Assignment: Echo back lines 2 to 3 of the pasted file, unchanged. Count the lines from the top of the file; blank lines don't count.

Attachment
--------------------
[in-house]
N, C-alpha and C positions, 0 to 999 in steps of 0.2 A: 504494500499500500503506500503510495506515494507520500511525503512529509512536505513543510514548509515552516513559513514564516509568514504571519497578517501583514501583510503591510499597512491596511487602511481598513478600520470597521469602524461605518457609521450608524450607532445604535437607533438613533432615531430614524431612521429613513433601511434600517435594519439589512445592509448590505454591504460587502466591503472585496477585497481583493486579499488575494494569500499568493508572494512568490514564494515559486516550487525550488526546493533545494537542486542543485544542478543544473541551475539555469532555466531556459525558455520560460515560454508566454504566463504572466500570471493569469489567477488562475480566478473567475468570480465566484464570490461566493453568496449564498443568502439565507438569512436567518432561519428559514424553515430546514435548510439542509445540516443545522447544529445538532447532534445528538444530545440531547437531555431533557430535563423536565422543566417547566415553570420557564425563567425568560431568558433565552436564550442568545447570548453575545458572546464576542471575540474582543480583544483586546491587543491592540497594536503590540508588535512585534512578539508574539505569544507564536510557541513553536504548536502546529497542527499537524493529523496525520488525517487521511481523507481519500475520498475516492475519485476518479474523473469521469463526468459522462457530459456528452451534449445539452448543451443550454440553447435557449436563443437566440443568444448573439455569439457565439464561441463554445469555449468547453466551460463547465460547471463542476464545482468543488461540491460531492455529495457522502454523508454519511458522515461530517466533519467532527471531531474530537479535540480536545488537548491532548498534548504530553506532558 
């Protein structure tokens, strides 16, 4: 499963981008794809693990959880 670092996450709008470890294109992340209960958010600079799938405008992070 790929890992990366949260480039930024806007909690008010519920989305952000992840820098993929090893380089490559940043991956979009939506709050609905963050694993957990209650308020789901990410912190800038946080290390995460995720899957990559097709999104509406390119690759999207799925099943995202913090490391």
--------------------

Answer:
N, C-alpha and C positions, 0 to 999 in steps of 0.2 A: 504494500499500500503506500503510495506515494507520500511525503512529509512536505513543510514548509515552516513559513514564516509568514504571519497578517501583514501583510503591510499597512491596511487602511481598513478600520470597521469602524461605518457609521450608524450607532445604535437607533438613533432615531430614524431612521429613513433601511434600517435594519439589512445592509448590505454591504460587502466591503472585496477585497481583493486579499488575494494569500499568493508572494512568490514564494515559486516550487525550488526546493533545494537542486542543485544542478543544473541551475539555469532555466531556459525558455520560460515560454508566454504566463504572466500570471493569469489567477488562475480566478473567475468570480465566484464570490461566493453568496449564498443568502439565507438569512436567518432561519428559514424553515430546514435548510439542509445540516443545522447544529445538532447532534445528538444530545440531547437531555431533557430535563423536565422543566417547566415553570420557564425563567425568560431568558433565552436564550442568545447570548453575545458572546464576542471575540474582543480583544483586546491587543491592540497594536503590540508588535512585534512578539508574539505569544507564536510557541513553536504548536502546529497542527499537524493529523496525520488525517487521511481523507481519500475520498475516492475519485476518479474523473469521469463526468459522462457530459456528452451534449445539452448543451443550454440553447435557449436563443437566440443568444448573439455569439457565439464561441463554445469555449468547453466551460463547465460547471463542476464545482468543488461540491460531492455529495457522502454523508454519511458522515461530517466533519467532527471531531474530537479535540480536545488537548491532548498534548504530553506532558 
């Protein structure tokens, strides 16, 4: 499963981008794809693990959880 670092996450709008470890294109992340209960958010600079799938405008992070 790929890992990366949260480039930024806007909690008010519920989305952000992840820098993929090893380089490559940043991956979009939506709050609905963050694993957990209650308020789901990410912190800038946080290390995460995720899957990559097709999104509406390119690759999207799925099943995202913090490391």